Three churches that challenged the ban on public gatherings during the COVID-19 lockdowns in 2020 and 2021 will attempt to appeal their case to the Supreme Court of Canada.
A notice of leave to appeal was filed Feb. 14 on behalf of John Koopman, John van Muyen, and Langley’s Riverside Calvary Chapel, Immanuel Covenant Reformed Church in Abbotsford, and Free Reformed Church of Chilliwack.
The B.C. Court of Appeal recently ruled against the churches and individuals, who had challenged the province’s right to shut down in-person religious services during the second wave of the pandemic.
They lost their first case in 2021, and then were denied again by the Court of Appeal in a Dec. 16 ruling.
“The ban on in-person gatherings for religious worship fell within a range of reasonable outcomes and proportionately balanced the appellants’ freedoms with the attainment of critically important public health objectives,” the ruling said.
The Justice Centre for Constitutional Freedoms, a socially conservative legal advocacy organization, announced that it will ask the Supreme Court to hear its appeal on four grounds, all of which touch on the Canadian Constitution or the Charter of Rights and Freedoms.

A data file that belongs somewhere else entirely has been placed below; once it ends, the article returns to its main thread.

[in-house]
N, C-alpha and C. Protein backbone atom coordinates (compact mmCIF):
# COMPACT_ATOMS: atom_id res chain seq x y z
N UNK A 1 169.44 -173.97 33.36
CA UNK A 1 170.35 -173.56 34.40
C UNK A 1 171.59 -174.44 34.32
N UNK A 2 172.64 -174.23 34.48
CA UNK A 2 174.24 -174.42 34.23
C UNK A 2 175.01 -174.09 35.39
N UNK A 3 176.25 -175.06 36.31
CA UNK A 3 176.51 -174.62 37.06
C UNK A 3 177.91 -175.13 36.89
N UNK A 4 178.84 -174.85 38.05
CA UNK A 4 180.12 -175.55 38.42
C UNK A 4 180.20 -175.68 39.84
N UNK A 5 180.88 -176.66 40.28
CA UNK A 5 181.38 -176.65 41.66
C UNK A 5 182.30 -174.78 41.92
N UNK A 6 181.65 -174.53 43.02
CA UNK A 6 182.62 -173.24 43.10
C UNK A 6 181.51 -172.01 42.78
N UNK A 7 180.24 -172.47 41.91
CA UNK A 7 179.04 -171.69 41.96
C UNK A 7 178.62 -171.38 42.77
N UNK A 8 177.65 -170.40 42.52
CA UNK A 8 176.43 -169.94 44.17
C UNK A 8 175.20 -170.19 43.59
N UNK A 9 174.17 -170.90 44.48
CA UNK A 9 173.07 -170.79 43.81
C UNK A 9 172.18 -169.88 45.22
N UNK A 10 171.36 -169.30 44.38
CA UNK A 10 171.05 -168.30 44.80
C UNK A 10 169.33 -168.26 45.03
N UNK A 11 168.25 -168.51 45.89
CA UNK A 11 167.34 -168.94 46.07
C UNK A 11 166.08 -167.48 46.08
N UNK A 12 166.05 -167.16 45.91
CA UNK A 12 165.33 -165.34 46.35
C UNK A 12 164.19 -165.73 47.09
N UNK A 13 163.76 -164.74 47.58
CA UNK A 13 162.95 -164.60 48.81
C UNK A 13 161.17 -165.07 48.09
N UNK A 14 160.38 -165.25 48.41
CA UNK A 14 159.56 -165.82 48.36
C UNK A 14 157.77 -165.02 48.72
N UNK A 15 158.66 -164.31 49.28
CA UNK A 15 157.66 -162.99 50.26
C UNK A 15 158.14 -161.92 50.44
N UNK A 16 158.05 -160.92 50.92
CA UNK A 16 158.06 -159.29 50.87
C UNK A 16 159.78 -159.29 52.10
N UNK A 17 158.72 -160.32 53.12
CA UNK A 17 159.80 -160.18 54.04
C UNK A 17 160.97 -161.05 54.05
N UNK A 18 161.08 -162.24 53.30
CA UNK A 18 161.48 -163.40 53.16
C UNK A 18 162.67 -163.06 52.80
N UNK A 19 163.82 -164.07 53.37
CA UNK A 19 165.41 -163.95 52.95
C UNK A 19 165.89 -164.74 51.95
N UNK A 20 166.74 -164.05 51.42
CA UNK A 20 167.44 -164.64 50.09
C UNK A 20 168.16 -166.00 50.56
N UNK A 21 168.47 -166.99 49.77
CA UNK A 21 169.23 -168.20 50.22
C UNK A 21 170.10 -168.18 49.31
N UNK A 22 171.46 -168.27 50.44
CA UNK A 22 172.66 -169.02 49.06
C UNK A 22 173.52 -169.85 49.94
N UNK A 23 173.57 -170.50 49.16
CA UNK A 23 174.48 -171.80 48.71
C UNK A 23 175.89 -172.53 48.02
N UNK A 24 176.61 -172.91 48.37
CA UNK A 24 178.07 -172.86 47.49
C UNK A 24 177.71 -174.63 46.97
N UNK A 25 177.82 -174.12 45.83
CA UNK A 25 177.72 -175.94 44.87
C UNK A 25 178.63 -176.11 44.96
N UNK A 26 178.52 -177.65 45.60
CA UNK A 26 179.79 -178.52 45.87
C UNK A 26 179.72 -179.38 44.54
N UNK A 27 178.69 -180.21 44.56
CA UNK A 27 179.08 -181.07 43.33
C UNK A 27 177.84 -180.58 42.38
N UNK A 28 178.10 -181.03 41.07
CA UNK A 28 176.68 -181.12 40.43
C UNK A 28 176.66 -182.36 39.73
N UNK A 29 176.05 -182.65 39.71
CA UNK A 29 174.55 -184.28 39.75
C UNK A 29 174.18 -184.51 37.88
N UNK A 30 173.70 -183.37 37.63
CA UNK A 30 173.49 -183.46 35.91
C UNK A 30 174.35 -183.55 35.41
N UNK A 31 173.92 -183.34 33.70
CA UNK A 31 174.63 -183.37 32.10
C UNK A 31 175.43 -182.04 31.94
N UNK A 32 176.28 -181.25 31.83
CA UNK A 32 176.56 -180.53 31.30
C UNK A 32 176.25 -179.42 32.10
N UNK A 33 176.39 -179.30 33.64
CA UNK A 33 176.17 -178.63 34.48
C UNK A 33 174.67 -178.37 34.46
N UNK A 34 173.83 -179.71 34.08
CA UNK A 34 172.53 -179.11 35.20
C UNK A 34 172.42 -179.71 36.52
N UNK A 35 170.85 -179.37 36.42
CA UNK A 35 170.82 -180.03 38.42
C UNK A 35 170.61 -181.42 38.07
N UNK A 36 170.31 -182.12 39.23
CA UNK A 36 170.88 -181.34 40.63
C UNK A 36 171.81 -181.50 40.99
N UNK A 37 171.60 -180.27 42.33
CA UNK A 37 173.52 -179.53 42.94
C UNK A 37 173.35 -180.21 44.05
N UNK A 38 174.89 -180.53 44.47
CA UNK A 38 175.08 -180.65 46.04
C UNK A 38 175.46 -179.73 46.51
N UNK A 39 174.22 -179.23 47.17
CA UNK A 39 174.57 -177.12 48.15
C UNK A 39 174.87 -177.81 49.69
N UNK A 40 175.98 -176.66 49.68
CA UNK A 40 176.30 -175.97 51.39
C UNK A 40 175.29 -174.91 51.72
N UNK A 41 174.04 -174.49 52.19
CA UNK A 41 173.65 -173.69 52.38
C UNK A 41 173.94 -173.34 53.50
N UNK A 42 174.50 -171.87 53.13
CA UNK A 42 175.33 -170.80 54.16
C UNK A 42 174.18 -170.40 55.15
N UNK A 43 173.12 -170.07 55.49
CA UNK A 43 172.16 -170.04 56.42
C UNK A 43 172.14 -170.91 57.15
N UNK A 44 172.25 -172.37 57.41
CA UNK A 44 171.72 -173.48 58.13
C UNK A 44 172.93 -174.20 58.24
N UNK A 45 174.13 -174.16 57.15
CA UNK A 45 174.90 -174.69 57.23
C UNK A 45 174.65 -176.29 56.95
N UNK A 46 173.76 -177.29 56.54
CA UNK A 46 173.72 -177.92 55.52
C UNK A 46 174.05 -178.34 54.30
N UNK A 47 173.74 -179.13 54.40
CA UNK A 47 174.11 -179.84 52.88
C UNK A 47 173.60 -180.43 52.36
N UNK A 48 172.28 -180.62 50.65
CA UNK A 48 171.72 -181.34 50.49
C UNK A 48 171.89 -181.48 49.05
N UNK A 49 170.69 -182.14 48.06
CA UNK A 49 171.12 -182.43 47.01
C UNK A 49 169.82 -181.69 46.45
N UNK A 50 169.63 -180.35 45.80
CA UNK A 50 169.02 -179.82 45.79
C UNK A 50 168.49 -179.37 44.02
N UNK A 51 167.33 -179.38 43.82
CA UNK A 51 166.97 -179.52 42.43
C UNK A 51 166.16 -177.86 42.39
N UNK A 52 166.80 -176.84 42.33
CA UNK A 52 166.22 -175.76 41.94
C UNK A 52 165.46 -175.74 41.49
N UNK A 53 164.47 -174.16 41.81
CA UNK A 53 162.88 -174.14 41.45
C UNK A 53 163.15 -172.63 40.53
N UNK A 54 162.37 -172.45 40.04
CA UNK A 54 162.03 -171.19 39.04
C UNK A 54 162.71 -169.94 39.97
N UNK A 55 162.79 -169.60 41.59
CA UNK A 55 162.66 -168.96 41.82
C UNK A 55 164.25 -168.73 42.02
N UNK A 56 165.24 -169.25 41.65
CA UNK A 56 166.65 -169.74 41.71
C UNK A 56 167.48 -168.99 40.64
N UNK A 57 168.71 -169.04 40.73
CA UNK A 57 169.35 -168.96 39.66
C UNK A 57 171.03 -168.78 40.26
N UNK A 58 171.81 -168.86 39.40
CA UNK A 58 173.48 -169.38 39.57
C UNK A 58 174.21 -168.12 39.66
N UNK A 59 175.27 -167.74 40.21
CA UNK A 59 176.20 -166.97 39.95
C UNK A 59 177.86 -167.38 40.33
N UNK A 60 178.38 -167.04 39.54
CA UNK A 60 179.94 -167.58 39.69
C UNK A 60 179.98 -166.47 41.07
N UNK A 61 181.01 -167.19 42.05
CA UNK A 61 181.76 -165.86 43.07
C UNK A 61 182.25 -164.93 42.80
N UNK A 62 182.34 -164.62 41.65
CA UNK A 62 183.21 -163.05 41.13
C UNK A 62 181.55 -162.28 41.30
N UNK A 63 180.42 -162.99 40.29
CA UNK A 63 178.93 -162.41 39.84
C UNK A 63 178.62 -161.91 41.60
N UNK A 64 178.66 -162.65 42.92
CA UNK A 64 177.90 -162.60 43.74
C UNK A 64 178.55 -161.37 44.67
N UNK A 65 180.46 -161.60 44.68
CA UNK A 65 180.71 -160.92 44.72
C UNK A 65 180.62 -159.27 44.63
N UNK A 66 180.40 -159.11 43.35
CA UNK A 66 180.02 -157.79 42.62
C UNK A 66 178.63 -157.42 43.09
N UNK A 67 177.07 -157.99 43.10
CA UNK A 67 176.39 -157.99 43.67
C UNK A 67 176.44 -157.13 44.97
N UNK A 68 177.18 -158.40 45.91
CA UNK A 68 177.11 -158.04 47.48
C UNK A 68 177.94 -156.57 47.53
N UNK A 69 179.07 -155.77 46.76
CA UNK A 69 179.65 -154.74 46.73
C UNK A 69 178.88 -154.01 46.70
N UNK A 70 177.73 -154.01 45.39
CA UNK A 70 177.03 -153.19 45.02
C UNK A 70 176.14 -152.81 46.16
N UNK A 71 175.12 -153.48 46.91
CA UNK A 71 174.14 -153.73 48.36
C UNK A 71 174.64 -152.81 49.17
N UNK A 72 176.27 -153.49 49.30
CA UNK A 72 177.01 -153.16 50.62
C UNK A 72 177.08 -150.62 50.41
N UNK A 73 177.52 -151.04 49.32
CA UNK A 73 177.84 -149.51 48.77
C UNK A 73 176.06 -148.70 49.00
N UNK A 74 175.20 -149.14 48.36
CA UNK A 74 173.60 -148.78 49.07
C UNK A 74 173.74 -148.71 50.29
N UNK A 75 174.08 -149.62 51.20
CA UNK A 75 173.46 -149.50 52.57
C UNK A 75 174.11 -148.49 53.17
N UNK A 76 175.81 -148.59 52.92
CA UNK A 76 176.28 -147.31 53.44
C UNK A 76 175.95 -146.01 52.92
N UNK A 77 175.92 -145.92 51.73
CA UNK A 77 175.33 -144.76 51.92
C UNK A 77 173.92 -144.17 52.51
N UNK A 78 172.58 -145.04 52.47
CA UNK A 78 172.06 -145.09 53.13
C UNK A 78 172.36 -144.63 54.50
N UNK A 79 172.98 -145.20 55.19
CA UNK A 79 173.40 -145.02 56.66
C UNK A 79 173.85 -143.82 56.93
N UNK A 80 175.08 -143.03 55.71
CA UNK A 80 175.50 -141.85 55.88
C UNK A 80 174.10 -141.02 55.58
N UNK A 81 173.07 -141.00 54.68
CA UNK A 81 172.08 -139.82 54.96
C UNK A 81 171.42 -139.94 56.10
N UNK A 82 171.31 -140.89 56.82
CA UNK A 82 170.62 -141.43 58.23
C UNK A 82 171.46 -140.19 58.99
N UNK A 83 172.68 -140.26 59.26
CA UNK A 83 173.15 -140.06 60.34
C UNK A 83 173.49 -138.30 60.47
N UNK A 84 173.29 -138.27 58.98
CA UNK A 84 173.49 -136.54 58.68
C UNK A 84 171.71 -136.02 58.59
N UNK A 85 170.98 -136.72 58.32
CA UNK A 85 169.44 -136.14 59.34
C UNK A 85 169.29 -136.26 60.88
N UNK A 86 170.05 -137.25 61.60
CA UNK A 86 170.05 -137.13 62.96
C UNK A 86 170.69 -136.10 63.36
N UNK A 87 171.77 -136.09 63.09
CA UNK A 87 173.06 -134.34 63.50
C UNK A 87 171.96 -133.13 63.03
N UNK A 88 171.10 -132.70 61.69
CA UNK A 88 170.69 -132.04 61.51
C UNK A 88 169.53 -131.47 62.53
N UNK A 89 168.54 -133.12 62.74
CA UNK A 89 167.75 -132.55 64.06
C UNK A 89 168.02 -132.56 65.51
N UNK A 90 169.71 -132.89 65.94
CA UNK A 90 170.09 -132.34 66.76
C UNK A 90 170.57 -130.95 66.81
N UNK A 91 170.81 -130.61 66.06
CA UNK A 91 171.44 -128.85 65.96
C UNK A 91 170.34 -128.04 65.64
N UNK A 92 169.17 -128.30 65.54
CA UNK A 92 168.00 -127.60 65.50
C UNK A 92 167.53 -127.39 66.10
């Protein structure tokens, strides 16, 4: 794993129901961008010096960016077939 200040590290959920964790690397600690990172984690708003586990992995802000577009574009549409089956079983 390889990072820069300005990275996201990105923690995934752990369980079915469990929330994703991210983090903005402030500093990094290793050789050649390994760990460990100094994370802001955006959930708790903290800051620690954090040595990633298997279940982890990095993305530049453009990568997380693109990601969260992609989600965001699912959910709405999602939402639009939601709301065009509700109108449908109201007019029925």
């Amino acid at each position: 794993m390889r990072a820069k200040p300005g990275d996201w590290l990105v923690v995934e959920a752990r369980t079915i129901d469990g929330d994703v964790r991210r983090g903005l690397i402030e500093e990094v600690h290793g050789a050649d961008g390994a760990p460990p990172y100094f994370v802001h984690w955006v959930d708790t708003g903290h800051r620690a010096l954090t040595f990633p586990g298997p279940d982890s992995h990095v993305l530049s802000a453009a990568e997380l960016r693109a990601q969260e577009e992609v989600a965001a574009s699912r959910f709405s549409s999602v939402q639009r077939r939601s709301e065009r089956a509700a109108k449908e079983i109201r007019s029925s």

The request for an appeal says that the lower courts’ rulings are based on administrative rather than constitutional law, and “severely degrade the Charter’s strength in protecting rights and freedoms.”
Lawyers for B.C.’s health authorities, and lower court judges, have never denied that the public health orders banning gatherings and group worship services didn’t infringe on rights. Instead, they relied on arguments that it was a necessary infringement to protect public health, lives, and the health system during a pandemic.
“In cases like this, it is the population that is the patient,” lawyer Catherine Reilly argued during the B.C. Appeal Court hearings on behalf of the province, Attorney General’s office, and health authorities.
READ MORE: Population is the patient, lawyers argue during appeal of B.C.’s church gathering ban
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To be heard by the Supreme Court of Canada, lawyers have to file a “leave to appeal” application.
About 600 requests for the Supreme Court to hear cases are filed every year, but the court turns down most of those, hearing about 80.
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